What if Maria (from the Sound of Music) was actually a strait-laced vicar with a heart of gold and the Captain was still a captain? What if they had to navigate said vicar's dodgy family history, societal expectations, and an awful neighbor who was taxing his tenants out of house and home? And what if they had to do all of this with three unruly children mucking about?
Hijinks, dear reader. Hijinks and sexy boathouse shenanigans and stodgy men having those dreaded feelings about one another.
IT TAKES TWO TO TUMBLE is the first in a new series from Cat Sebastian, who writes male/male historical romance that is funny and sweet and full of banter.
Cat Sebastian has started a new series.
Wait, you're still reading this and not off pre-ordering the book?
Fair enough. Let's talk a bit about IT TAKES TWO TO TUMBLE. Despite not being named HARDTACK AND HOMILIES or OF VICE AND VICARS, it was a delightful and carefully hopeful read. While it has several of the same elements as her previous three books, it felt simultaneously more juvenile and more mature. Let me attempt to explain.
As with the others, this novel works with one hero who is uptight and aloof and one hero who is outgoing. Unlike the others, however, these two heroes felt more nuanced, with bits and pieces of the other's primary traits. The Captain, Phillip, is accustomed to being in command and keeping himself apart from his crew and his family. He's also acutely vulnerable and possessed of a grief that is all the more devastating because he cannot name it. His lover died over a year ago, but they were neither public about their relationship or honest with each other about it.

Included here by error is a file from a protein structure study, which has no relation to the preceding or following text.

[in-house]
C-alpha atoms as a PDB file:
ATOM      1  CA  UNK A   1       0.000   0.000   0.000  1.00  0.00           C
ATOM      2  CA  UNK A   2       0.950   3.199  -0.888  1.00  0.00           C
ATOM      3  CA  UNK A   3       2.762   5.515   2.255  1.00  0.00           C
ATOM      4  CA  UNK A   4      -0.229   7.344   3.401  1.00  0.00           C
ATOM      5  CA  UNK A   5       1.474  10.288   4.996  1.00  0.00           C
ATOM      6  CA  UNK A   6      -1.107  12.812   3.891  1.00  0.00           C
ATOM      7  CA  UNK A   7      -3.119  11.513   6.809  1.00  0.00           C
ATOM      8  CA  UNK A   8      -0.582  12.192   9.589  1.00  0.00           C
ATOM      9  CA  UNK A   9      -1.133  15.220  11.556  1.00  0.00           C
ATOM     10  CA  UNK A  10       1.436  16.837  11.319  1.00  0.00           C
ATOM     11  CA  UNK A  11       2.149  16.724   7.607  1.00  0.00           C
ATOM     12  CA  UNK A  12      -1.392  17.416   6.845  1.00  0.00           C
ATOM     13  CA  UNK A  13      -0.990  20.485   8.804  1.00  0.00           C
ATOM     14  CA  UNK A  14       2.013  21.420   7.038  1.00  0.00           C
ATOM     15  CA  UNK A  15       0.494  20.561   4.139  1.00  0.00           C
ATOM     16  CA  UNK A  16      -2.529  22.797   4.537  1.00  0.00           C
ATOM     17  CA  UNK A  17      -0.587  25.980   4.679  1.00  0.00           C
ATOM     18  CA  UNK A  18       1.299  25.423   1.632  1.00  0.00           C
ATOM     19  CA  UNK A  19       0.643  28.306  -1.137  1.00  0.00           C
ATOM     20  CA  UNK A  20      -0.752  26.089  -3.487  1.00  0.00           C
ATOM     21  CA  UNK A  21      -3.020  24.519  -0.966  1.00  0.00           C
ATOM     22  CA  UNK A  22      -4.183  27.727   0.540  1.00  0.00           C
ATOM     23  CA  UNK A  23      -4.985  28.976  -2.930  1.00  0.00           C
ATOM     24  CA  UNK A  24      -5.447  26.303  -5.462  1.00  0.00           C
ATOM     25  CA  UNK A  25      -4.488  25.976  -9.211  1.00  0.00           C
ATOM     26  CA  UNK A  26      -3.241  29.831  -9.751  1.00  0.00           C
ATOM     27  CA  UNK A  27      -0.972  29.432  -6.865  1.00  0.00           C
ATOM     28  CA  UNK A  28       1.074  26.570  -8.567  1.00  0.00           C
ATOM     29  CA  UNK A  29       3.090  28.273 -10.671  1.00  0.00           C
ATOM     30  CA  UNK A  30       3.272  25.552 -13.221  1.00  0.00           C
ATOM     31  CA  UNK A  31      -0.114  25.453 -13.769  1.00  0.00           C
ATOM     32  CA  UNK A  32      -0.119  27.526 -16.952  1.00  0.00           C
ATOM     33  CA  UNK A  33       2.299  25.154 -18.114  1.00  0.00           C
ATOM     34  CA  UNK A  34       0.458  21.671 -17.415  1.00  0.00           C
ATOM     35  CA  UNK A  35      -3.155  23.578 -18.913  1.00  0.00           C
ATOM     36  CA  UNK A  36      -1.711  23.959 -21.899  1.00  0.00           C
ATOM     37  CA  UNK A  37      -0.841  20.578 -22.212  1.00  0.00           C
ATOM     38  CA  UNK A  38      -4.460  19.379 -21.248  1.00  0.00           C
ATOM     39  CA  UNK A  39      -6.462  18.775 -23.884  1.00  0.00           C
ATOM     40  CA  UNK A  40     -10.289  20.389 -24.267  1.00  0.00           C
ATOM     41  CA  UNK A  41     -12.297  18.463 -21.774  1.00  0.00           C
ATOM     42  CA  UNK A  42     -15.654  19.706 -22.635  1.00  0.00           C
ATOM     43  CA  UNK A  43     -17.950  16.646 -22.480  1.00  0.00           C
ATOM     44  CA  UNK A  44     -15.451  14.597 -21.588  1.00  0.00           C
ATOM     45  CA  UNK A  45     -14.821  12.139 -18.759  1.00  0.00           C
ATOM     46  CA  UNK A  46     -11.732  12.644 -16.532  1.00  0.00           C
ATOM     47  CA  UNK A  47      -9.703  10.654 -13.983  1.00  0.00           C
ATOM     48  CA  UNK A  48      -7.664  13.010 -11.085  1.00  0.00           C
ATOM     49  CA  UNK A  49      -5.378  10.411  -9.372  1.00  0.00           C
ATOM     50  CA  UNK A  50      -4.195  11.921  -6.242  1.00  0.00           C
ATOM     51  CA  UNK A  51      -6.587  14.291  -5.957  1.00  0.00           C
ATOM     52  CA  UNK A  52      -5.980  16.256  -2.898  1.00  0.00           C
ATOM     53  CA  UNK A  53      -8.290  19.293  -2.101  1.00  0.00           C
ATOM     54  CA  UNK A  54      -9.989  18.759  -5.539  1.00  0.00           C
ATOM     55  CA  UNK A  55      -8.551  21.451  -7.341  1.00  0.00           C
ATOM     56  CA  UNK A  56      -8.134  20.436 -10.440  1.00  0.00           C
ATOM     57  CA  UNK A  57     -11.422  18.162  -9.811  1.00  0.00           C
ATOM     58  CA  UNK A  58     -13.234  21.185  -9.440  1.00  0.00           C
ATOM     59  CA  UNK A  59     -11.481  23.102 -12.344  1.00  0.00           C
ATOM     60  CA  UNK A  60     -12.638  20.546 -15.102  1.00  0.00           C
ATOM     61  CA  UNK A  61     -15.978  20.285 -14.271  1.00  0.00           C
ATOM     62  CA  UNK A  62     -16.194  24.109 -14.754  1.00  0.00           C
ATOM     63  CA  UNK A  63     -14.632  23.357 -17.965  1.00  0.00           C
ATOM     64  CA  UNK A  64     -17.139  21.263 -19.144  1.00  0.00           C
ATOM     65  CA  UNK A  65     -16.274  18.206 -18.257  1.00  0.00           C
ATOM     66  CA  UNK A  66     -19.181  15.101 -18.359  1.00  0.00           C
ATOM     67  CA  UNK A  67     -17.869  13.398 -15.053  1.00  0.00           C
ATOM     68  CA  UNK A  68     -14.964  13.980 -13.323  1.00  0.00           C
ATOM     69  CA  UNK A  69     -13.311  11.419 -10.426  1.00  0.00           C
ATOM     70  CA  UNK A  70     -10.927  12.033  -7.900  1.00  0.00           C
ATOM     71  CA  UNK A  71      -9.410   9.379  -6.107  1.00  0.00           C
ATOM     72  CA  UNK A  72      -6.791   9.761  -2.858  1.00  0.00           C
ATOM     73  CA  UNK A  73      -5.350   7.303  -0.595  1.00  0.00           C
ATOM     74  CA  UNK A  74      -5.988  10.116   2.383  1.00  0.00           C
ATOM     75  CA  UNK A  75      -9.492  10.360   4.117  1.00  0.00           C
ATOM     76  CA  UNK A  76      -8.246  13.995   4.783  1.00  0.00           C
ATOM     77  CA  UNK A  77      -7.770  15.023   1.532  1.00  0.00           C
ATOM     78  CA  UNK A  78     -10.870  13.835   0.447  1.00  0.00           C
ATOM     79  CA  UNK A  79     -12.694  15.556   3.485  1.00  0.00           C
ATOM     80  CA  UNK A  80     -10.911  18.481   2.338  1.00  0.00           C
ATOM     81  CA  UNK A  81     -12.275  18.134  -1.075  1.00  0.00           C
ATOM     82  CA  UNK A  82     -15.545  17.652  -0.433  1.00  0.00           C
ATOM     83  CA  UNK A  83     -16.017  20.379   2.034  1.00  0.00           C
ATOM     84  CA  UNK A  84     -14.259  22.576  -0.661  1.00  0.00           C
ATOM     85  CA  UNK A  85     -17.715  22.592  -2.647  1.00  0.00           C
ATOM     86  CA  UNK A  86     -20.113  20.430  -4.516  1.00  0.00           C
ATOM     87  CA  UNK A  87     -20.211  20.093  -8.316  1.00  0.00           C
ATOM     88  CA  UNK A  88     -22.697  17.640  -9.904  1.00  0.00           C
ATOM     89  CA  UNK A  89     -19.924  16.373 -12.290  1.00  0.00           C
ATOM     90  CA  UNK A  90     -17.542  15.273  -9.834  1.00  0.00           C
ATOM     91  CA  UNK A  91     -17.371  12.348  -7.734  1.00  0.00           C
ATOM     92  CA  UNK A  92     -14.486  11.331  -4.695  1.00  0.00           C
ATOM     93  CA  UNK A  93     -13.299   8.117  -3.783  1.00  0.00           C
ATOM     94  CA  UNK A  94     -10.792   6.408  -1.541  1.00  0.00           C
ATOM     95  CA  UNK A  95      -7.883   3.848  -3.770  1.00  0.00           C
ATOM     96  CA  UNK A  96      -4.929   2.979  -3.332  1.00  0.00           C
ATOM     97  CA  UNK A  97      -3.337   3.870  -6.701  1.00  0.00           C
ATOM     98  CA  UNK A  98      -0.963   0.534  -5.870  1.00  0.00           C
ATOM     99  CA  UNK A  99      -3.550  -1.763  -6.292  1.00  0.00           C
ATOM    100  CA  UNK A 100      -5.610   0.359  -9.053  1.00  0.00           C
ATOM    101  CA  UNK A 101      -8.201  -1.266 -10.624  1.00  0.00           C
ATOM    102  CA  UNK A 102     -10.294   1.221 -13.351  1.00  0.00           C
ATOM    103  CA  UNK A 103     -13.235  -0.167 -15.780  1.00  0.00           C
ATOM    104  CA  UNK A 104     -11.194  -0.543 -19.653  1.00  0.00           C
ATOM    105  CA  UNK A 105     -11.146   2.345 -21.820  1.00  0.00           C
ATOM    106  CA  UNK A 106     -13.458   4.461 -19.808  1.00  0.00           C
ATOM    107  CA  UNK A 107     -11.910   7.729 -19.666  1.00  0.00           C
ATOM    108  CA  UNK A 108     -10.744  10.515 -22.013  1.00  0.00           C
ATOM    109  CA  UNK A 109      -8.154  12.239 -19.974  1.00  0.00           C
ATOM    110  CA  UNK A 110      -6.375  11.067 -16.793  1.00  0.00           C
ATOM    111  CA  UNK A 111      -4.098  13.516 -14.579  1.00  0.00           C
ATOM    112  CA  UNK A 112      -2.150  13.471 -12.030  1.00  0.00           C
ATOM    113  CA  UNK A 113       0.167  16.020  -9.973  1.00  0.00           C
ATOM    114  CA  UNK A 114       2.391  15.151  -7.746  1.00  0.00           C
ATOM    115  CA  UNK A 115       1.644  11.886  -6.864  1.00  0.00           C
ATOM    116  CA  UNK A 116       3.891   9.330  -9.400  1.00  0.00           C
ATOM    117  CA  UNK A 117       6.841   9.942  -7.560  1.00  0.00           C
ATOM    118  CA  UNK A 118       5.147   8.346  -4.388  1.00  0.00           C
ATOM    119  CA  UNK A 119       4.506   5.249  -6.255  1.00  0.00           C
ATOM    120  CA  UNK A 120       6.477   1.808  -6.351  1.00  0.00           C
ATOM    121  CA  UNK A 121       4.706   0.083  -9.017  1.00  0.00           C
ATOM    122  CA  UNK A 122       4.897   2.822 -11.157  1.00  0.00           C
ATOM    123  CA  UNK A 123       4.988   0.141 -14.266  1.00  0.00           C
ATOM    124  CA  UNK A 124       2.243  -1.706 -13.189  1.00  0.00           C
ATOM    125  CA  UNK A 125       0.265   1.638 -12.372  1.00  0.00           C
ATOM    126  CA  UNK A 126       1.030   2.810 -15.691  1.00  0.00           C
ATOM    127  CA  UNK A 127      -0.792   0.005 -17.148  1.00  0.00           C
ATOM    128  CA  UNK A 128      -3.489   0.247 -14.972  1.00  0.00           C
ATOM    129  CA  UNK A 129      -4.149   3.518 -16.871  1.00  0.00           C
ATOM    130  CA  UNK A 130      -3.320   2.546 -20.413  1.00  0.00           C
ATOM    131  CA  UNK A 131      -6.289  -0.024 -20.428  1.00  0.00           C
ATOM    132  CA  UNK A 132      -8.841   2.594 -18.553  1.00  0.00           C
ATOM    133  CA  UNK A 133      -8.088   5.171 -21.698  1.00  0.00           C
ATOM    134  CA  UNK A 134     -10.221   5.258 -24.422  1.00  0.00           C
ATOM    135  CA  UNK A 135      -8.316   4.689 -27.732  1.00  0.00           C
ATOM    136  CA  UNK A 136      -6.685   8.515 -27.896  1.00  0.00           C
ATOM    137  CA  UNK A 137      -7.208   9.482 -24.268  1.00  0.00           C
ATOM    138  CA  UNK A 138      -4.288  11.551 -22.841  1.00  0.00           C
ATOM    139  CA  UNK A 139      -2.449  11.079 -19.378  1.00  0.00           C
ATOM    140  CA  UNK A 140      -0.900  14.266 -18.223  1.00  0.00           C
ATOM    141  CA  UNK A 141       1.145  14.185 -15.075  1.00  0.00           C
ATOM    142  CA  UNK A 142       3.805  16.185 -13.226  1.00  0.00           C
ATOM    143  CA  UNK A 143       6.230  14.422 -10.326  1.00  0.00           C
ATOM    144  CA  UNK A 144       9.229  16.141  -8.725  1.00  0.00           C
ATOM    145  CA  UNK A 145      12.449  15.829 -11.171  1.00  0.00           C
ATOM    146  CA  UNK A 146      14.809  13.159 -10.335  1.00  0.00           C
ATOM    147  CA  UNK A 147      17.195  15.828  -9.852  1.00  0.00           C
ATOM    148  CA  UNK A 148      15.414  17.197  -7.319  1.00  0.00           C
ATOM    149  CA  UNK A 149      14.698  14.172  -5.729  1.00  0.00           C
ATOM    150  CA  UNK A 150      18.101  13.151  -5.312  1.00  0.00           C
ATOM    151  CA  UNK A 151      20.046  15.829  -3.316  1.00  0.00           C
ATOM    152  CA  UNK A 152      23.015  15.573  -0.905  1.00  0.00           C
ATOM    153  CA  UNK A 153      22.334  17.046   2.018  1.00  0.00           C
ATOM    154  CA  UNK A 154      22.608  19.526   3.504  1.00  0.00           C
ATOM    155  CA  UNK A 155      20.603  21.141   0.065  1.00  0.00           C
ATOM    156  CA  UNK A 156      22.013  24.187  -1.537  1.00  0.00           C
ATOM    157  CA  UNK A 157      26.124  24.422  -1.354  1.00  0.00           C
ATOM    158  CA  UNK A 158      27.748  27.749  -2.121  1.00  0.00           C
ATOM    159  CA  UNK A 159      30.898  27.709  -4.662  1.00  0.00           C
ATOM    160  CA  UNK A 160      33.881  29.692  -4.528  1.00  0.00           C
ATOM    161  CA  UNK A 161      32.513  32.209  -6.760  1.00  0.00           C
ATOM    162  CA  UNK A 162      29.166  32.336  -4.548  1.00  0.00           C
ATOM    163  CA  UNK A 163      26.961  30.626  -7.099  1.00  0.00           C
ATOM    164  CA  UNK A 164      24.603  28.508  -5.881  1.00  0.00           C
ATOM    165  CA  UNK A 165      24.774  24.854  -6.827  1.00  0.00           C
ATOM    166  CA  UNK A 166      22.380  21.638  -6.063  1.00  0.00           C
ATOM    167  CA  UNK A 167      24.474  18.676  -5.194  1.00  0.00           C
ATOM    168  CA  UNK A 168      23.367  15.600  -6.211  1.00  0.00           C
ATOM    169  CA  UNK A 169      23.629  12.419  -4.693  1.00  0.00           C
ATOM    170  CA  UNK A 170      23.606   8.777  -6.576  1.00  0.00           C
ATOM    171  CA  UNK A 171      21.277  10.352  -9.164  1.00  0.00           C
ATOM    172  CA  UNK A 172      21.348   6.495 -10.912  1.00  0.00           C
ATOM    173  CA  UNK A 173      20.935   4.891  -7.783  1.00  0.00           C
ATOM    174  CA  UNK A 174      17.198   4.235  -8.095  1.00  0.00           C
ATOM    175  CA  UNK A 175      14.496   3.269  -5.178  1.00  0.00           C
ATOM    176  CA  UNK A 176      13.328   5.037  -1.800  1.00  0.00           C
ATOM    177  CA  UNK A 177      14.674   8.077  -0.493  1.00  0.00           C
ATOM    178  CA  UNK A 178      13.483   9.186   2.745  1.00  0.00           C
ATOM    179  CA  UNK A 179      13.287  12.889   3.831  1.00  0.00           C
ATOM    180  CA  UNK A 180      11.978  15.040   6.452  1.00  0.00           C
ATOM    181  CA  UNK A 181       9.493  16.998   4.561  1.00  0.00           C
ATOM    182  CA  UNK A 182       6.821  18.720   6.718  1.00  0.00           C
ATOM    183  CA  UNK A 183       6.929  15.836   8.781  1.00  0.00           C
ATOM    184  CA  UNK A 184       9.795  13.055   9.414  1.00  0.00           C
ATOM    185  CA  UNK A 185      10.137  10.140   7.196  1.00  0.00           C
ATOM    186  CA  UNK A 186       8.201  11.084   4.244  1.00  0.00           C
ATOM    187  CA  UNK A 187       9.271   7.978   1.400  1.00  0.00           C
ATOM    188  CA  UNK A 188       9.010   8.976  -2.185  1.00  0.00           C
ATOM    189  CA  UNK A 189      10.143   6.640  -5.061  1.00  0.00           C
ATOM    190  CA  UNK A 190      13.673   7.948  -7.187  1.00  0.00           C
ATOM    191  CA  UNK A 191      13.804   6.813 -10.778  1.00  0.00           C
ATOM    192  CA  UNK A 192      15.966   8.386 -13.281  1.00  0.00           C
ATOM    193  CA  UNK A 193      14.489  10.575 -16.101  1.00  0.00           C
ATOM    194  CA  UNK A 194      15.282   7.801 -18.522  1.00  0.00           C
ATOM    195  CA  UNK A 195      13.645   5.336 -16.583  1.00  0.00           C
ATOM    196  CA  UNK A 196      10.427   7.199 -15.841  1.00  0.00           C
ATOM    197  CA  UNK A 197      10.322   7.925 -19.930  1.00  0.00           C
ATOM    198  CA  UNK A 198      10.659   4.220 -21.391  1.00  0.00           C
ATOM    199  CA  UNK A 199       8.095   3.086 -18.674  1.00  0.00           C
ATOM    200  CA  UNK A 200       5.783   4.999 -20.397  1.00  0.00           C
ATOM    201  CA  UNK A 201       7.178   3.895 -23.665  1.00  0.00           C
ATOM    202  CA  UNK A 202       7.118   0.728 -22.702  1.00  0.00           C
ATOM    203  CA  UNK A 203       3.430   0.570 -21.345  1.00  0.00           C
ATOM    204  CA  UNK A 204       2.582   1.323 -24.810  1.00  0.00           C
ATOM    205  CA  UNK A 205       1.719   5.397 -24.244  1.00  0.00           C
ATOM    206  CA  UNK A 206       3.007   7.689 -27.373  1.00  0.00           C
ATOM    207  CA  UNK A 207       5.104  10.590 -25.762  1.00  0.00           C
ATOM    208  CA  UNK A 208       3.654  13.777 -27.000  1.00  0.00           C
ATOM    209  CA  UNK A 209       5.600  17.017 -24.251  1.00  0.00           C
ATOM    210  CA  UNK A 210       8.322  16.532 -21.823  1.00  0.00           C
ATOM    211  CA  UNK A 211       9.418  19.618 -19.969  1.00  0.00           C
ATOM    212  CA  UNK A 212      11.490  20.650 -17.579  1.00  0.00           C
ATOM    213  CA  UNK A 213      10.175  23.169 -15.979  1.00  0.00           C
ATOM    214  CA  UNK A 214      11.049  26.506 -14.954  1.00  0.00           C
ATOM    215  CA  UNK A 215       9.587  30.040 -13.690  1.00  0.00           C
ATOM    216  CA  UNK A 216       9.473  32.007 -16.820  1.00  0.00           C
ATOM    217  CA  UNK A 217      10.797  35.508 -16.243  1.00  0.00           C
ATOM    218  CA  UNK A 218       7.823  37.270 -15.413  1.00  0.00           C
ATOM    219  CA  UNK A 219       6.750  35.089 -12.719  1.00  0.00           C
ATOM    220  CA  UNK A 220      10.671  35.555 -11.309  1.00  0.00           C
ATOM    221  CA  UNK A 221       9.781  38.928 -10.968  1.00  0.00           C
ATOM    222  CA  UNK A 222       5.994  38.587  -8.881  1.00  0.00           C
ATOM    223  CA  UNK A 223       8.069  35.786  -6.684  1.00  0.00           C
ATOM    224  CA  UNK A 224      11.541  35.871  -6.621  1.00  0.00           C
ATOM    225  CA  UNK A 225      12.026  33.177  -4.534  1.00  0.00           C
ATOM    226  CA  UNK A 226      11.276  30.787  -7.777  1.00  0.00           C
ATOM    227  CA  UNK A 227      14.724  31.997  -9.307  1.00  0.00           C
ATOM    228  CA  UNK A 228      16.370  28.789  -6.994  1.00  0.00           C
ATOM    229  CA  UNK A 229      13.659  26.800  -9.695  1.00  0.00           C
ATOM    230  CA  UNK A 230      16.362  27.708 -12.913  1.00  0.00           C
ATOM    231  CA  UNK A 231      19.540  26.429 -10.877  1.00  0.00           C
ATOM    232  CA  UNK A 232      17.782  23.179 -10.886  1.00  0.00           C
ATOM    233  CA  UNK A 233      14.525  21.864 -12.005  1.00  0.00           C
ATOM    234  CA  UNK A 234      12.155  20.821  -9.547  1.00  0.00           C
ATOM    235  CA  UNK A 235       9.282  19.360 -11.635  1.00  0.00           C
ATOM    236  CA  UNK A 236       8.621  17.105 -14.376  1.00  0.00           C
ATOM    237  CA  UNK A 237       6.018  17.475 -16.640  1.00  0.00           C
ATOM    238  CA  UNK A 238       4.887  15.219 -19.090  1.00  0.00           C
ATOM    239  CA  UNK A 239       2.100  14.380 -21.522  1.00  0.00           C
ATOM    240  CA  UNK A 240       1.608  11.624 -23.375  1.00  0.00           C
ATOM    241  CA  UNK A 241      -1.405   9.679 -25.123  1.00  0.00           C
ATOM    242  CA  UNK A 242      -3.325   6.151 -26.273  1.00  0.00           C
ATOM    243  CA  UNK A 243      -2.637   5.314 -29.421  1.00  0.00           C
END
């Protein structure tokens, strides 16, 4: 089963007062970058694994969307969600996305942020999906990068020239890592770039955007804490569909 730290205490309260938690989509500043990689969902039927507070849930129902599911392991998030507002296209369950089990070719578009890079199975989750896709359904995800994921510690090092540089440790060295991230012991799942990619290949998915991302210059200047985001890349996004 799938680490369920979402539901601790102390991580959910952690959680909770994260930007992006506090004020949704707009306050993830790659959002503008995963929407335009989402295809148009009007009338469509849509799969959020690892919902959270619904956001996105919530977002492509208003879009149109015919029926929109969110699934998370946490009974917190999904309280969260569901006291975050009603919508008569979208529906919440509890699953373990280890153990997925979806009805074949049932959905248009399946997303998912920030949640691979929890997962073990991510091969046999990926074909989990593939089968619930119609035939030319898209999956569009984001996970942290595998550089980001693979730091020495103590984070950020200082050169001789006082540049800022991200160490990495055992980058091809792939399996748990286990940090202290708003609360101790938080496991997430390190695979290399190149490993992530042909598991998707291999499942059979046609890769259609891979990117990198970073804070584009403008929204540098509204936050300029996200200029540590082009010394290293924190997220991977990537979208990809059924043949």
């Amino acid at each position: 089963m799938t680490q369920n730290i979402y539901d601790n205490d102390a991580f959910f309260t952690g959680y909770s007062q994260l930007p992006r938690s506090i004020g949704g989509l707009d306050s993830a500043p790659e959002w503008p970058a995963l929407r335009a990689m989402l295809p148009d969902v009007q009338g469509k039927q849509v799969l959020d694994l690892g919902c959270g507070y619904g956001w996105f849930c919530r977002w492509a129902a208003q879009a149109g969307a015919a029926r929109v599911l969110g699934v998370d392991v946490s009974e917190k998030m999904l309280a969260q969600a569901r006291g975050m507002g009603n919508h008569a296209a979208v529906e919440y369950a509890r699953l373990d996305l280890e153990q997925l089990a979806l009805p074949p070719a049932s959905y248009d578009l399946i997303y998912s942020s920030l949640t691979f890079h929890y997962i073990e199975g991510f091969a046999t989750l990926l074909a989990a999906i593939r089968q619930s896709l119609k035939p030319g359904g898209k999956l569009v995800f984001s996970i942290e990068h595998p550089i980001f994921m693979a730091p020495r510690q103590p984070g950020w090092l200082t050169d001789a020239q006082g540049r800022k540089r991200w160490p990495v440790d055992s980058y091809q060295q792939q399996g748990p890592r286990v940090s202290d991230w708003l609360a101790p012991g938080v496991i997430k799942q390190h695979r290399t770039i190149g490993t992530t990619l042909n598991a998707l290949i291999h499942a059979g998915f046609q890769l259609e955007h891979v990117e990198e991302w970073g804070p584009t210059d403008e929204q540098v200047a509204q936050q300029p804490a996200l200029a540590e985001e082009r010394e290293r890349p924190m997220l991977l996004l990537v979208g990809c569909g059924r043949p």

Benedict (Ben) is the affable young vicar who visits the sick and sings bawdy drinking songs to dying men. He's loved by all and looks forward to settling into a comfortable, conventional life with his best friend, Alice. Unfortunately, Alice is quite aware that they lack the spark that she hopes for in her marriage, meaning that both of them are settling in rather a bad way. Ben is excellent with Phillip's three rowdy children, tricking them into learning with something we might think of as a Montessori style tutelage. Here's where the nuanced characterization comes in: Ben is the oldest sibling and took on far more responsibility than he should have, in large part because his father is a free love and peace sort of fellow who can't be bothered. Ben's primary goal in life is to not end up like his father, which leads him to a life of service and responsibility. Somehow, Ben wears both the costume of "dashing rogue" and "earnest vicar" simultaneously and without self-contradiction. (People are complicated, shocking.)
The relationship between Phillip and Ben is disgustingly sweet. (Not actually disgusting.) I don't know why any two people who are so clearly in like and love with each other should be kept apart, but hey... people are complicated. I shipped them at around page 30 and wanted to smack about all of the people and circumstances keeping them apart, which was usually the two men themselves. Yes, dear Captain, you should not abandon your motherless children and the love of your life to go back to sea for years at a time. Yes, dear Vicar, you should put aside your silly plans and self-sufficiency ideals and adjust your expectations for what a whole and happy life can be. This is a romance, so I knew they would sort it out eventually, but damn if I didn't yell at them a bit while they did so.
In addition to a tooth-achingly sweet primary romance, there are TWO secondary romances to root for. I won't spoil them for you, but I did very much enjoy them both. It's like one big love-fest, this book. The children, while present, are not whiny or awful, in case you were worried. They are nicely offset by a dog, ducklings, sheep, and many pies. And, while Sebastian also introduces us to two single men who I hope will find their own HEA's in future books, this doesn't suffer from "first in a series" syndrome in the slightest.
TL;DR - IT TAKES TWO TO TUMBLE is a love-fest of a book with plenty of jokes, farm animals, and pie. It's utterly delightful.